I work part-time as an English tutor with a supplemental education company, and every week, I see 15-20 grade-school aged children to help them with reading problems, standardized test preparation, or homework and study skills. Often, because of the many Catholic private schools in the area, I am in the position of helping a Middle School student study for his or her required “Religion” class. A few of these children are from Catholic families, but most are from nominally Christian homes and rarely attend church or mass. I often am able to share the gospel in considerable depth in this environment because the students are generally interested to know that, though I am in seminary and have some specialized knowledge in the field of “religion,” I am not Catholic and I even have a wife! Often, differences between the beliefs of the Protestant and Roman Catholic branches of Christianity are the jumping-off points for conversations about the gospel. Following is one of the more interesting conversations of the past few weeks...
"Andy" is one of my regular students, a sixth-grader. Our normal focus is on his writing skills and grammar, but last Friday we had a conversation during which I was able to clearly explain the gospel and clear up some of the misconceptions he had about God and his relationship to people. Andy was required to memorize the Decalogue for his Religion course, and he asked me to help him create a memory aid for the task. I couldn’t teach him the one I learned in Sunday School because the version he was required to learn was modified slightly. When he found out that I knew them already, he remembered that I had told him that I was in Seminary studying to be a minister, and asked, “If you’re going to be a priest, how can you be married?”
“Well,” I said, “I’m not actually going to be a priest. I’m going to be a pastor, and that’s a different thing than a priest.” Andy is usually one of the more rebellious of my students, even for his age, but he seemed attentive at this point, so, since part of his religion test was to know some of the differences between Catholicism and “Fundamentalism,” as the false dichotomy was stated in his textbook, I took the opportunity to advance the conversation.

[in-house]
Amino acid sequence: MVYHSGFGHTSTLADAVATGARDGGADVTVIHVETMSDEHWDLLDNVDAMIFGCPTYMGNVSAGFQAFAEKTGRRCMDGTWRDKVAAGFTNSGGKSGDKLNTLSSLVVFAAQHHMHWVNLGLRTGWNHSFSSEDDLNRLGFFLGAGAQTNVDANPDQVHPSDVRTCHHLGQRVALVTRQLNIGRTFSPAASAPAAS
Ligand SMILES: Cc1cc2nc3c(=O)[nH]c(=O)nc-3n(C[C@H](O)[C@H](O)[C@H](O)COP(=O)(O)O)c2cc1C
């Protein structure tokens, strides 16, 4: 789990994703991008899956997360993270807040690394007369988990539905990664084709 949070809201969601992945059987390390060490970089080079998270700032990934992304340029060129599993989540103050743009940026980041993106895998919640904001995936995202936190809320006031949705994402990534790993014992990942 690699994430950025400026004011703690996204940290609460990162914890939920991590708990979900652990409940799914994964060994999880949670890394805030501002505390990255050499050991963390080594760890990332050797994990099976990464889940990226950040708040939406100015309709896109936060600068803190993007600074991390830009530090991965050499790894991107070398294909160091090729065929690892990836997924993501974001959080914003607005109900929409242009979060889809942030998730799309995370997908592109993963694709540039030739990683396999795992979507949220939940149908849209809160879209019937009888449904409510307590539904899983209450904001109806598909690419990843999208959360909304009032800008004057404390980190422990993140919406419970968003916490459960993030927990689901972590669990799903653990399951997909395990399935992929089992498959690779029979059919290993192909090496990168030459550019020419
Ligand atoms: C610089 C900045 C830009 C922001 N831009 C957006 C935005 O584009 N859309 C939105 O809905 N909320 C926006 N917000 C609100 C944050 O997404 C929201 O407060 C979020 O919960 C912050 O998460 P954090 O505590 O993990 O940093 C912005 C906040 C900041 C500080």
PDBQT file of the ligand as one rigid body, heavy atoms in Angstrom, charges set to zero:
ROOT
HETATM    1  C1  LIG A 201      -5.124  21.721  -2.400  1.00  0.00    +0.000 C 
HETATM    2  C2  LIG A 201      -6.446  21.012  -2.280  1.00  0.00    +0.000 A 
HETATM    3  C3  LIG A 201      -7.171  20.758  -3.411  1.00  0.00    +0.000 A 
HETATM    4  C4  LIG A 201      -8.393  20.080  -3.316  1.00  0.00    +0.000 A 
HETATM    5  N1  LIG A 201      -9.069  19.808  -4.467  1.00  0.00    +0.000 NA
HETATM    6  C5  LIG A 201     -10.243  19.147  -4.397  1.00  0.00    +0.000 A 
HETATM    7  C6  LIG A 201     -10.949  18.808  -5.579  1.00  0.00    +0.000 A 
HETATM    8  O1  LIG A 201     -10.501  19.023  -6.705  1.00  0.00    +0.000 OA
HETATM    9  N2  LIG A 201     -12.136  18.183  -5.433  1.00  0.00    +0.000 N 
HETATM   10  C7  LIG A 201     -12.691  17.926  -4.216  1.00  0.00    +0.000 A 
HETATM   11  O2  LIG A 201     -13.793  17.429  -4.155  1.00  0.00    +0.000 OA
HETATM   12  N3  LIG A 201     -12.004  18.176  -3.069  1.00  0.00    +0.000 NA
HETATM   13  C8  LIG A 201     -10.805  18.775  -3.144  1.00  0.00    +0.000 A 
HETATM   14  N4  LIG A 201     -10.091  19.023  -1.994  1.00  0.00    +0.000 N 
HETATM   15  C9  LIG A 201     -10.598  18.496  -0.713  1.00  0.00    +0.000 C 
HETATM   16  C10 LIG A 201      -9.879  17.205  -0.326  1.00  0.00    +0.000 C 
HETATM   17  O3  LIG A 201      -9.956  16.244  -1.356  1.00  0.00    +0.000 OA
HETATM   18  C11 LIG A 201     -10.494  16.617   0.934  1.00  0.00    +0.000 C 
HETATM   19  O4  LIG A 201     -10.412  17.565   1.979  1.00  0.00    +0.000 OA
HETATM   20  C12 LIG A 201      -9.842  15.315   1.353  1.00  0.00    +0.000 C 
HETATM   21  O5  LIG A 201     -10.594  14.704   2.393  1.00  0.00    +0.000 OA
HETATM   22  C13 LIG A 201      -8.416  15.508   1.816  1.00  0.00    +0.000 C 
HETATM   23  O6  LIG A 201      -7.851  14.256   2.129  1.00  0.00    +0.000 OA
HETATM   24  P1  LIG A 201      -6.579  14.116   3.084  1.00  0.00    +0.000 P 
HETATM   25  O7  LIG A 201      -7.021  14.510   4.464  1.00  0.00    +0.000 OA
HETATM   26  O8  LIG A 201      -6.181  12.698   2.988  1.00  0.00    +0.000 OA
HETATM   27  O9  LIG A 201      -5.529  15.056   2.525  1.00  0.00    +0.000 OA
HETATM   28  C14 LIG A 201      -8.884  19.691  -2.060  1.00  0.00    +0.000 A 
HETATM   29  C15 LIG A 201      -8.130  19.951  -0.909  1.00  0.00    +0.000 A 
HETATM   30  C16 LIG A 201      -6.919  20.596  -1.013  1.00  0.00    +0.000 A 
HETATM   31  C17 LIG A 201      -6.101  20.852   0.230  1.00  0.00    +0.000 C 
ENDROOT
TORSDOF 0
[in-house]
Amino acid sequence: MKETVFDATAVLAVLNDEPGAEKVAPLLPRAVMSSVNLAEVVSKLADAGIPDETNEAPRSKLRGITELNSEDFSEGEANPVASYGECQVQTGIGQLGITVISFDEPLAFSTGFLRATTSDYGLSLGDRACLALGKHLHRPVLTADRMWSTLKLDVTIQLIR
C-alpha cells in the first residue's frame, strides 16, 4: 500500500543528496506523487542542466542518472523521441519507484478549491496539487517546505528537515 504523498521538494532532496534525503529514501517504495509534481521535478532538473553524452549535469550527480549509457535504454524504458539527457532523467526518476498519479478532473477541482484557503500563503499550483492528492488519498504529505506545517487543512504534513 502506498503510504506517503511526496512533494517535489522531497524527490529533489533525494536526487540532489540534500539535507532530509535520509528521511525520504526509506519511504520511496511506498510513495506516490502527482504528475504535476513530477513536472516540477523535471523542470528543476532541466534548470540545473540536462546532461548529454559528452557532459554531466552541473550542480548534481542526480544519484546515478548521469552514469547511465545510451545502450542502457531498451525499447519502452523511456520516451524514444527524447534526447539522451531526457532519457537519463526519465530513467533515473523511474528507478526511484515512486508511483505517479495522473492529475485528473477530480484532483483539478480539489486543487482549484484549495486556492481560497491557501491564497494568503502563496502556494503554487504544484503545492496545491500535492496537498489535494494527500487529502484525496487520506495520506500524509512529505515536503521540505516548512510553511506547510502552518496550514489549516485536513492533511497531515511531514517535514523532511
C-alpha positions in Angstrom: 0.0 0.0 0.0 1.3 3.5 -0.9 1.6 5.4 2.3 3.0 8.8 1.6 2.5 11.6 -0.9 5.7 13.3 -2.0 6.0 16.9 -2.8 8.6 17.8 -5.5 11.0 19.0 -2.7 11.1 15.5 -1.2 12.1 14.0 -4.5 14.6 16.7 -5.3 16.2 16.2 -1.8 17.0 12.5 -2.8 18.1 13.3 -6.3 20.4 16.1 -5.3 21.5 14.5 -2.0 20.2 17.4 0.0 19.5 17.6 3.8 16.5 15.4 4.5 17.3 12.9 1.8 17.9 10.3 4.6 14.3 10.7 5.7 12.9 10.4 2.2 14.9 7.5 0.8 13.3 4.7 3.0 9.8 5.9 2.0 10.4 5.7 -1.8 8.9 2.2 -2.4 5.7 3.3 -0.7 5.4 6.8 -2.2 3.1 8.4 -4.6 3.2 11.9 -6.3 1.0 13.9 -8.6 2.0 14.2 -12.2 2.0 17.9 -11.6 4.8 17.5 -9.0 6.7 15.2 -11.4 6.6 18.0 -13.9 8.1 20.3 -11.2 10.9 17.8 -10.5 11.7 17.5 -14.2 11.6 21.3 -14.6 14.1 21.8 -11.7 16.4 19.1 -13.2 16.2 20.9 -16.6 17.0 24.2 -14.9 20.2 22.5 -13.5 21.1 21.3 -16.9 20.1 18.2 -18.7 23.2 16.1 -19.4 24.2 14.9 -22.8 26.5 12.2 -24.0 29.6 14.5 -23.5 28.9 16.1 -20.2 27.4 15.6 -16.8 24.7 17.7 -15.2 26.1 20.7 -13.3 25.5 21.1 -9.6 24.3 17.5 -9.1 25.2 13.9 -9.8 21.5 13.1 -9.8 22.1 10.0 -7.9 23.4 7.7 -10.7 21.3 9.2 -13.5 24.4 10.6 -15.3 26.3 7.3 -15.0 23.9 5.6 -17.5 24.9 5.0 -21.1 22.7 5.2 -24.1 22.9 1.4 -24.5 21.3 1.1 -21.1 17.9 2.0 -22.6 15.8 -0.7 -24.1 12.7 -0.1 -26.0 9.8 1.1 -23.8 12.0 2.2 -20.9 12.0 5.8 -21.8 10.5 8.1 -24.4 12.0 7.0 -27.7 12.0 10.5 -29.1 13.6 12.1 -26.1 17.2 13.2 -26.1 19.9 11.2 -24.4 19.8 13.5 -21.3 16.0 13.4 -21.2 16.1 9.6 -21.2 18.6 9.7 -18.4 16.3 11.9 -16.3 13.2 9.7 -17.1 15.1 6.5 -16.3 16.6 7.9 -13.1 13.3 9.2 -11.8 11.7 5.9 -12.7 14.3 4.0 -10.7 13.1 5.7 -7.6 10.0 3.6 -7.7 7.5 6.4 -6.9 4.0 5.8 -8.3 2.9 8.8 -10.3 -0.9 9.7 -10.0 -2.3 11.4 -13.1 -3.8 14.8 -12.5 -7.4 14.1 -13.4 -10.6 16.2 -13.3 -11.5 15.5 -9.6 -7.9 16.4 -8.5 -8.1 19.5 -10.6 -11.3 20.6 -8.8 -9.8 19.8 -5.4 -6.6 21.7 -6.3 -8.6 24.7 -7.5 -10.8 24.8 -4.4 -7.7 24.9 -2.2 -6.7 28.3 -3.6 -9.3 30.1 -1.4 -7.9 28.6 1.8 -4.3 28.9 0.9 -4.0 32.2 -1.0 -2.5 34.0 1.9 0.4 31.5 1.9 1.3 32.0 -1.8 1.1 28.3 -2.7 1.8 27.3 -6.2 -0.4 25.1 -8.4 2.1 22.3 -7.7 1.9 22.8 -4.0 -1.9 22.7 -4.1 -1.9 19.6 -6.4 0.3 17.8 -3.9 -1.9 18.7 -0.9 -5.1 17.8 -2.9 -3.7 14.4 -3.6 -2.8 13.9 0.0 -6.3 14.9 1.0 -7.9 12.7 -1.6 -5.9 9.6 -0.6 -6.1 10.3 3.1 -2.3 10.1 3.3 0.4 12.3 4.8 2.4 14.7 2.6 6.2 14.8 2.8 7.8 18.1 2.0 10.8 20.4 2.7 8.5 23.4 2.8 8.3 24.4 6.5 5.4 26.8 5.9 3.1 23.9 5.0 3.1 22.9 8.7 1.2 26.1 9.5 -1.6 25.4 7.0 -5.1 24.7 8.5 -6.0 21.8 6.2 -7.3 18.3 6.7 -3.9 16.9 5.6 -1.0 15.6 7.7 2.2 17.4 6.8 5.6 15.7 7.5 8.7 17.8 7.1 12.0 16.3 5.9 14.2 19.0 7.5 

“What’s the difference? Do you not believe in God or something?” he asked.
“No, no, no. I believe in God,” I said. “I’m just not Catholic. I’m what’s called a Protestant. We’re Christians, too, we just hold a few different beliefs than Catholics do.”
He had heard of Christians who weren’t Catholic, but he said, “My teacher said that Fundamentalists believe every word of the Bible literally. Is that you?” I told him that I did believe that the Bible was literally true and that it was God’s way of speaking to us about how we can come to know Him. Then, he asked the obvious next question.
“What does it say, that we’re all going to Hell?”
“It says that, since people all sin, or do things that are against God’s law, yes, we all deserve to go to Hell. But that’s not all it says. It also says that, since the very first person, Adam, sinned, God has had a plan to fix the world from the mess we made of it. He made a way that, even though we deserve Hell, we don’t have to go there when we die. He made a way for us to be with Him instead, as if we hadn’t done anything wrong.”
“Is that why we go to confession?” he asked, “Because I haven’t been since last year. I always forget all the stuff I’ve done.”
“Well,” I said, “you really don’t need a priest to confess your sins to God for you. You can do it yourself. Because Jesus took the punishment for our sin – that’s why he died – we can speak directly to God about our sin, and he will forgive us if we believe and trust Jesus.”
“Do you have to confess every single thing?”
“Of course, you can never specifically confess every single thing you’ve ever done, and God doesn’t expect you to. Jesus didn’t just die; he also lived a perfect life and, after he died, he was raised from the dead – that’s why we celebrate Easter. If you believe, God will make a trade with you. He will give you credit for all the good that Jesus did and blame Jesus for all the bad you’ve done. Since we can obviously never confess all of our sins, and since we can never become perfect and never earn our way to heaven by being good (because only perfect is good enough), we have to believe and trust that God will make that trade when we ask him to have mercy on us.”
He still seemed interested, and he asked me if that meant that we then had to be perfect for the rest of our lives. I explained to him about repentance and that the “trade” was done once and for all, and that when God does that to us, He also gives us new ways of thinking and acting. We want to please him and become more like Jesus. He nodded his head in approval but said that it all sounded “pretty weird.” When I asked him after our tutoring session if he wanted to know more about what we had talked about, he said that he would “think about it.” He seemed uncomfortable with talking any more, and his mother was waiting in the parking lot.
I see Andy every Wednesday and Friday, so I plan to find ways to raise the subject in subsequent sessions that will be faithful both to my desire for him to know the Lord and to my responsibility to use the time his parents bought to tutor him in Reading and Writing. He is my last student on Wednesdays, so I’m praying for other opportunities to follow up on our conversation in the time after our session.